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UK House Prices Index

As of August 2022, the average house price in the UK is £295,903, and the index stands at 155.2. Property prices have risen by 0.9% compared to the previous month, and risen by 13.6% compared to the previous year.

Source - https://landregistry.data.gov.uk/app/ukhpi


House prices in the UK have risen considerably in the last couple of years, with the pandemic and stamp duty holiday bringing about a more volatile market. The Land Registry's UK House Price Index is the most reliable barometer of what's happening to house prices, as it's based on actual property sales rather than asking prices. It works on a two-month lag, so the most recent figures are for August.


The Land Registry says that the average price of a property in the UK rose by 13.6% year-on-year in August to reach £295,903, as shown in the graph below.


As we mentioned earlier, these year-on-year figures are distorted by the market in 2021 around the time of the stamp duty holiday. The data reflects property purchases added to the Land Registry in August, so it's likely the sales of these homes were actually agreed back in May or June - a very different time for the market.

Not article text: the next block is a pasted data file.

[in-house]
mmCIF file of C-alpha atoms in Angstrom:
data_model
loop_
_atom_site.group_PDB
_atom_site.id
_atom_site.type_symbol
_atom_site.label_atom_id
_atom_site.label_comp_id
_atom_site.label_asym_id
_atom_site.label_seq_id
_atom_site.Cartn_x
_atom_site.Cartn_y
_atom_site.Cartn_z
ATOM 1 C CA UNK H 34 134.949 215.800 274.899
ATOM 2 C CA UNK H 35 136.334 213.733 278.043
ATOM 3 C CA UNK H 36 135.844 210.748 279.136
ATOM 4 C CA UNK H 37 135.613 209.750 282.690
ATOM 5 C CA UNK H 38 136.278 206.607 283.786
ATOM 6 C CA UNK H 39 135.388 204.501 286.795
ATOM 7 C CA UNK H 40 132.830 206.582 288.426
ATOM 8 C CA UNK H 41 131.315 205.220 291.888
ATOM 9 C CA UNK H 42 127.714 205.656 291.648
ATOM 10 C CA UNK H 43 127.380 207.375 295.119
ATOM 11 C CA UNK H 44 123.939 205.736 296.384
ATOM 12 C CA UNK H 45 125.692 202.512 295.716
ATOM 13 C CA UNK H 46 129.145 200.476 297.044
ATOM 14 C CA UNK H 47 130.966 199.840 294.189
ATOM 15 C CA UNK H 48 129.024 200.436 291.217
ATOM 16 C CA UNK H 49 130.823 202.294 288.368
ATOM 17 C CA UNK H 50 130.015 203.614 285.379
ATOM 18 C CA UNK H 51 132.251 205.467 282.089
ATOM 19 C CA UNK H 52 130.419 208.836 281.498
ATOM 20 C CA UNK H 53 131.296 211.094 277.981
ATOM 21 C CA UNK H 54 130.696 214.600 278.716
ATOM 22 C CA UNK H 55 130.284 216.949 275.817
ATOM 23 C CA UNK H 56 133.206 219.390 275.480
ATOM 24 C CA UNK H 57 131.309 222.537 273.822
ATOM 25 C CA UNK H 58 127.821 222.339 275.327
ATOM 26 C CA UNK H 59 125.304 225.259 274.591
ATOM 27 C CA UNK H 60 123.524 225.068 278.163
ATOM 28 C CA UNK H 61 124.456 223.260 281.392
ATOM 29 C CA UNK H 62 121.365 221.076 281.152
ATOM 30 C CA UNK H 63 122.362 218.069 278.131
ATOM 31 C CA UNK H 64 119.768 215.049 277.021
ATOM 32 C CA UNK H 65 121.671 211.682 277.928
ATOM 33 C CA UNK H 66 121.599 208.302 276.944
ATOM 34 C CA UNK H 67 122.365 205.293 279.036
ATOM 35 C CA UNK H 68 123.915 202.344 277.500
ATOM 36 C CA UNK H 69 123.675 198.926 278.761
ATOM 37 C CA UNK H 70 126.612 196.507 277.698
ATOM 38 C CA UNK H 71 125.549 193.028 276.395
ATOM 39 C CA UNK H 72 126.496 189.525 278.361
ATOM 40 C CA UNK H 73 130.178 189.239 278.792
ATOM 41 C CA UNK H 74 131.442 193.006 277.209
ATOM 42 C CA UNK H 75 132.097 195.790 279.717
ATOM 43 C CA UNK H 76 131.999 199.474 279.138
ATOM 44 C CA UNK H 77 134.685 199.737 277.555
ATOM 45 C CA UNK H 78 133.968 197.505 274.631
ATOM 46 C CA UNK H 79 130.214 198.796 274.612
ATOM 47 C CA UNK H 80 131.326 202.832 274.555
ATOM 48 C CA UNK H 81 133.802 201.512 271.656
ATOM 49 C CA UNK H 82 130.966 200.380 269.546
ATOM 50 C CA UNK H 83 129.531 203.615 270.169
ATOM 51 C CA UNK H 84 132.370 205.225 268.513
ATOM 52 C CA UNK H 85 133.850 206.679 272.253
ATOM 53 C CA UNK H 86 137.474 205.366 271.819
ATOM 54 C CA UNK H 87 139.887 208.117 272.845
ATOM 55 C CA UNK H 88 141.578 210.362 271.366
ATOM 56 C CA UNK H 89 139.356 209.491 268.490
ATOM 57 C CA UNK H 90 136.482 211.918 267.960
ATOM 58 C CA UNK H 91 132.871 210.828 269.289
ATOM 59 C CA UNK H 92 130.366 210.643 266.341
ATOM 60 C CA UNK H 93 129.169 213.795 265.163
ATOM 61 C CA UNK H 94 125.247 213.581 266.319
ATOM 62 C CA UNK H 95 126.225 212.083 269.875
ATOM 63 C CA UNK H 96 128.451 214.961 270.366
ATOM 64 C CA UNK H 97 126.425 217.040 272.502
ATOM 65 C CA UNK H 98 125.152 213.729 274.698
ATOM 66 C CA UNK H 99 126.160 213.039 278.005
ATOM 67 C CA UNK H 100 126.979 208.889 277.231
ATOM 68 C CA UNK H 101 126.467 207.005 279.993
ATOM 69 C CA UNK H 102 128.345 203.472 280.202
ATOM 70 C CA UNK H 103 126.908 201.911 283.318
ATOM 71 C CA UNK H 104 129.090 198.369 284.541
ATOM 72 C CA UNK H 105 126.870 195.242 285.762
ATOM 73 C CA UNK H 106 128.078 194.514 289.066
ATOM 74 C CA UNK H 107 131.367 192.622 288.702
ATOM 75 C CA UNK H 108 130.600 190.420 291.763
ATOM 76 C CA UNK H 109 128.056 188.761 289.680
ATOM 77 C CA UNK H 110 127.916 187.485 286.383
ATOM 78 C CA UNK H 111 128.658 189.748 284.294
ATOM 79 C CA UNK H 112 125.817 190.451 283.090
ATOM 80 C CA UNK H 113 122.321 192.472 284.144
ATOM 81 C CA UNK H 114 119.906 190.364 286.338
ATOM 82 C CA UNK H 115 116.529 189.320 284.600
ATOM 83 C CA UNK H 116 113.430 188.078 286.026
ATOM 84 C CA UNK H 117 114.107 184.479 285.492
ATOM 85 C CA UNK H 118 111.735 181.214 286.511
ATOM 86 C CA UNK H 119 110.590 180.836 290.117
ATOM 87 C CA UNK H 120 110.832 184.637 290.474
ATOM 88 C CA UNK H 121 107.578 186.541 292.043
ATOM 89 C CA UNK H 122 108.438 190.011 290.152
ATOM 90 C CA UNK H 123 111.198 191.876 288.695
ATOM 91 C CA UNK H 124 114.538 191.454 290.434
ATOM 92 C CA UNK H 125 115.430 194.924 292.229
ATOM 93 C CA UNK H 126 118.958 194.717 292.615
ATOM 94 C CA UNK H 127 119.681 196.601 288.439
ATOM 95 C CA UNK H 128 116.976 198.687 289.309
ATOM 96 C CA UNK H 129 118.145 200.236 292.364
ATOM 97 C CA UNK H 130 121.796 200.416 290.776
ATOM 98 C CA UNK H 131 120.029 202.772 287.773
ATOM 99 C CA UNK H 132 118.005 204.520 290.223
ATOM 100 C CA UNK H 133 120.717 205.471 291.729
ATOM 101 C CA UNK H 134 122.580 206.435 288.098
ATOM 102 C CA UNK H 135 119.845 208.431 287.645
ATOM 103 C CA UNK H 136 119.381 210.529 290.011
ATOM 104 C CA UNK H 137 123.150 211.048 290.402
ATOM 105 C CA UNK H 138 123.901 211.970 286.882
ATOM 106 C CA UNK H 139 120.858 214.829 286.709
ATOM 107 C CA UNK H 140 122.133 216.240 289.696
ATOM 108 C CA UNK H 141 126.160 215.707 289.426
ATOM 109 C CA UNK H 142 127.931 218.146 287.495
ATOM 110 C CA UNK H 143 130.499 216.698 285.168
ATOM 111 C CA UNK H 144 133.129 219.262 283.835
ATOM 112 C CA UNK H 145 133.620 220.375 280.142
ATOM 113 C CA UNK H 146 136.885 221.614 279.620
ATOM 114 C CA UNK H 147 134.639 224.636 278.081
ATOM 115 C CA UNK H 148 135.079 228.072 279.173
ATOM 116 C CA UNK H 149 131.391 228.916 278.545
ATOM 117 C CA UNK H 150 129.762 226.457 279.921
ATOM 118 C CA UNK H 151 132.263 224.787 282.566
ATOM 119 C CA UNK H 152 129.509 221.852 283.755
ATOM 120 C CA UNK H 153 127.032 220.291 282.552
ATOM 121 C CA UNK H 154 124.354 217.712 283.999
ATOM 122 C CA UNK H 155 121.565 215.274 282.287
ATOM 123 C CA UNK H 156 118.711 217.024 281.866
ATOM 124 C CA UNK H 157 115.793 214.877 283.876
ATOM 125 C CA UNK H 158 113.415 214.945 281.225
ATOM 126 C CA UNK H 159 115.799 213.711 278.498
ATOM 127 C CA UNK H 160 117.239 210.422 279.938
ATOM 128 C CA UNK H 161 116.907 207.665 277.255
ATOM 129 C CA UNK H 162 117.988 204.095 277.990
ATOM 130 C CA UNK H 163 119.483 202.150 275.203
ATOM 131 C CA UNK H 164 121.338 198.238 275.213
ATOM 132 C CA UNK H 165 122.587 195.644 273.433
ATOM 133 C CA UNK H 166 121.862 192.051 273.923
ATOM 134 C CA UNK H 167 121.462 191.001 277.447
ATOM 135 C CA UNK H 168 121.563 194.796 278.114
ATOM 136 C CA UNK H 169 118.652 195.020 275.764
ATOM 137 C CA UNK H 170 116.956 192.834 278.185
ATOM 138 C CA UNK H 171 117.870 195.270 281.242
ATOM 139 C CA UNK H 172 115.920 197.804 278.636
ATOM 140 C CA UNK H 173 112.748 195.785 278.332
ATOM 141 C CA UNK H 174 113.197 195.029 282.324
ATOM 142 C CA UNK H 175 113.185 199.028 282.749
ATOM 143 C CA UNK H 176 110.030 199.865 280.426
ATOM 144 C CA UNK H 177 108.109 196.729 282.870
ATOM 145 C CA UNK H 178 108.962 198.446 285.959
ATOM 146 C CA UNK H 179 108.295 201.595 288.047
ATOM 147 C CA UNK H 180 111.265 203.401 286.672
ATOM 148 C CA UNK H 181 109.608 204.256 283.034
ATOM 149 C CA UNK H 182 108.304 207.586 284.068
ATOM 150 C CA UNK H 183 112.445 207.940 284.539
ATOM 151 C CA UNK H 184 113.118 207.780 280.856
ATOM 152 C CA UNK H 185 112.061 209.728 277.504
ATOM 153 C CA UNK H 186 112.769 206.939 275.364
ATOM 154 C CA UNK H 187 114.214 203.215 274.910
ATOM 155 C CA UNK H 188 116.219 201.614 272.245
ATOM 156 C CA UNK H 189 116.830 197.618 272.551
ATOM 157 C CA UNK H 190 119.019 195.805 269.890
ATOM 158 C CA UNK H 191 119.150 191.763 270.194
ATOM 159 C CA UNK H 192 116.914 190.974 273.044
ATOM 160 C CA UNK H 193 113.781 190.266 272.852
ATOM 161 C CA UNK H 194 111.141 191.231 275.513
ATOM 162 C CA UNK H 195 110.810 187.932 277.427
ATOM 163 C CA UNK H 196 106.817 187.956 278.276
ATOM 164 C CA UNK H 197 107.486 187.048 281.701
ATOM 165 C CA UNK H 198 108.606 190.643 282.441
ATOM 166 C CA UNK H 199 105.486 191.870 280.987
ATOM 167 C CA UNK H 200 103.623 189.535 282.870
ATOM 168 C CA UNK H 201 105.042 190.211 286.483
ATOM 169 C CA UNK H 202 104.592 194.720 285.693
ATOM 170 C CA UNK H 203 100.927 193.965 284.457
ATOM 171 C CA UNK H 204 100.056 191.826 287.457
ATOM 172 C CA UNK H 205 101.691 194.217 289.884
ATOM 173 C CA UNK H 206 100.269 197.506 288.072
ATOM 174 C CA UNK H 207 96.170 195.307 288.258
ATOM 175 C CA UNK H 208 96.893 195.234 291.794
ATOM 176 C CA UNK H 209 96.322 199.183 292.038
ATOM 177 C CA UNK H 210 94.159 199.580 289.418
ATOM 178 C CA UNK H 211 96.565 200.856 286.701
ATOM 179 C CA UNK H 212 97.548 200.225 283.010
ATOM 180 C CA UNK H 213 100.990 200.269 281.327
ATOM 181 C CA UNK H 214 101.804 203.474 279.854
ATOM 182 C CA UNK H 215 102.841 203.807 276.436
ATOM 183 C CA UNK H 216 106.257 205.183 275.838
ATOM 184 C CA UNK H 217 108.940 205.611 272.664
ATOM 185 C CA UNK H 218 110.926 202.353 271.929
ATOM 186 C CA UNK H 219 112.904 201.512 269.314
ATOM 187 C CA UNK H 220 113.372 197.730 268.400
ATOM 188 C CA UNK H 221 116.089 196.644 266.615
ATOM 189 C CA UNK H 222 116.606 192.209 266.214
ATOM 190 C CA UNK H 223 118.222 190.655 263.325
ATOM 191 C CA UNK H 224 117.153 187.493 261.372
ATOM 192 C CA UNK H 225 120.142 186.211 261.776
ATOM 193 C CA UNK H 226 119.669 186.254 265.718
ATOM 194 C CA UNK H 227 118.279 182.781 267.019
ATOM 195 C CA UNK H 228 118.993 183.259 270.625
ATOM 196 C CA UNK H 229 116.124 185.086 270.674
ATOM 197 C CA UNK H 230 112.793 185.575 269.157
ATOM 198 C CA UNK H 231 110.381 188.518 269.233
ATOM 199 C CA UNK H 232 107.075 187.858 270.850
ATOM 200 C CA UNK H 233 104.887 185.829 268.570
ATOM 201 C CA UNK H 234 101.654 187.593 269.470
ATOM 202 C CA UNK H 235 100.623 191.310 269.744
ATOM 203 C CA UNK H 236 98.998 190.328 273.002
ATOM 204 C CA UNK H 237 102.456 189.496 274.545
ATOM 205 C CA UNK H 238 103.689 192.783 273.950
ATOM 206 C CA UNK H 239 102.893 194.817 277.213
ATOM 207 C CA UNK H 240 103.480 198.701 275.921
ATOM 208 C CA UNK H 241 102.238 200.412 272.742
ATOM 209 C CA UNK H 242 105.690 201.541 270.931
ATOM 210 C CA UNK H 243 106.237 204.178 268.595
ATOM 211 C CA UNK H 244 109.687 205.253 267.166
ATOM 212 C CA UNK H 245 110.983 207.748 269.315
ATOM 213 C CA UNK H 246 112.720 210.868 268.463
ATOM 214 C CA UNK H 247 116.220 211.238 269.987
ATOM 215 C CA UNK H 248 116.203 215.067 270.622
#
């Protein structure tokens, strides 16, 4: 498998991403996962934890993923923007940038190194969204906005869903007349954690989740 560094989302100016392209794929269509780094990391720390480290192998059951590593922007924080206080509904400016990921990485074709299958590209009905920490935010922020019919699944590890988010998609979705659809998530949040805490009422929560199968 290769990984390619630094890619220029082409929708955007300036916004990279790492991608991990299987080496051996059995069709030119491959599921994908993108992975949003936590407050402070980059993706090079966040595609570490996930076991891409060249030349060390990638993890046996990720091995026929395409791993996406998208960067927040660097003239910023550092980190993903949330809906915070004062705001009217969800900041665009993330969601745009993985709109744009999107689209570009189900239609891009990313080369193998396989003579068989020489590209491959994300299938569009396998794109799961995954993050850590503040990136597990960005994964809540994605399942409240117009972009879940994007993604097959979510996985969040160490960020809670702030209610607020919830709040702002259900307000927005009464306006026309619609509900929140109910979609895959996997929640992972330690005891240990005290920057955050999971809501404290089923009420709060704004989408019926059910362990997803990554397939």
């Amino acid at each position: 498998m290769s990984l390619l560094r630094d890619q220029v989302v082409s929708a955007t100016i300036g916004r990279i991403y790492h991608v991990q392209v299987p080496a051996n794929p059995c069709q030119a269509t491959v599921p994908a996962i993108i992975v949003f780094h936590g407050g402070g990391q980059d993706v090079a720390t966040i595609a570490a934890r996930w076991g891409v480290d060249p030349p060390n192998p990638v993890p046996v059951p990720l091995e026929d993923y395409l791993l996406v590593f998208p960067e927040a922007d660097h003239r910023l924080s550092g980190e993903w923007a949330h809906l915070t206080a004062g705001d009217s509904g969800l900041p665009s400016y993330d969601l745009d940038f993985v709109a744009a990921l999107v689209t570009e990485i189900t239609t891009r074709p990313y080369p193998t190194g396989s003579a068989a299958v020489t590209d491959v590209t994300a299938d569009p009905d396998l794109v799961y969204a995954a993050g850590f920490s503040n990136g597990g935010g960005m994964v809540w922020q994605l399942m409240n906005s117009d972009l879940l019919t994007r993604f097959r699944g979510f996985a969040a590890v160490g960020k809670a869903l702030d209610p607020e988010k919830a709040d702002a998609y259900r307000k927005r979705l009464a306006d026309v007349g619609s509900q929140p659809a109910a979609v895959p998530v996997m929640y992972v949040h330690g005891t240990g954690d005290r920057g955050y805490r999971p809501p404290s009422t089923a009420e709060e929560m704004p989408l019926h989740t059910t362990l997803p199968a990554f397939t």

Has the property market really been slowing down?


For the first half of 2022, there was distortion between supply and demand levels, with too few properties coming on to the market. A severe lack of stock, and this hasn't gone away completely. The estate agent trade body Propertymark reported its members had an average of 30 properties for sale per branch in September, compared with a pre-pandemic average of 51.


There are signs, however, that demand from buyers has started to drop. Rightmove says properties took an average of 37 days to sell in September, up from 32 days back in May.


With mortgage interest rates increasing and the demand for property seemingly on the downturn, something has to give. A drop in prices wouldn't necessarily be a bad thing. Lower prices would help to counteract the higher mortgage repayments and help to reignite demand.




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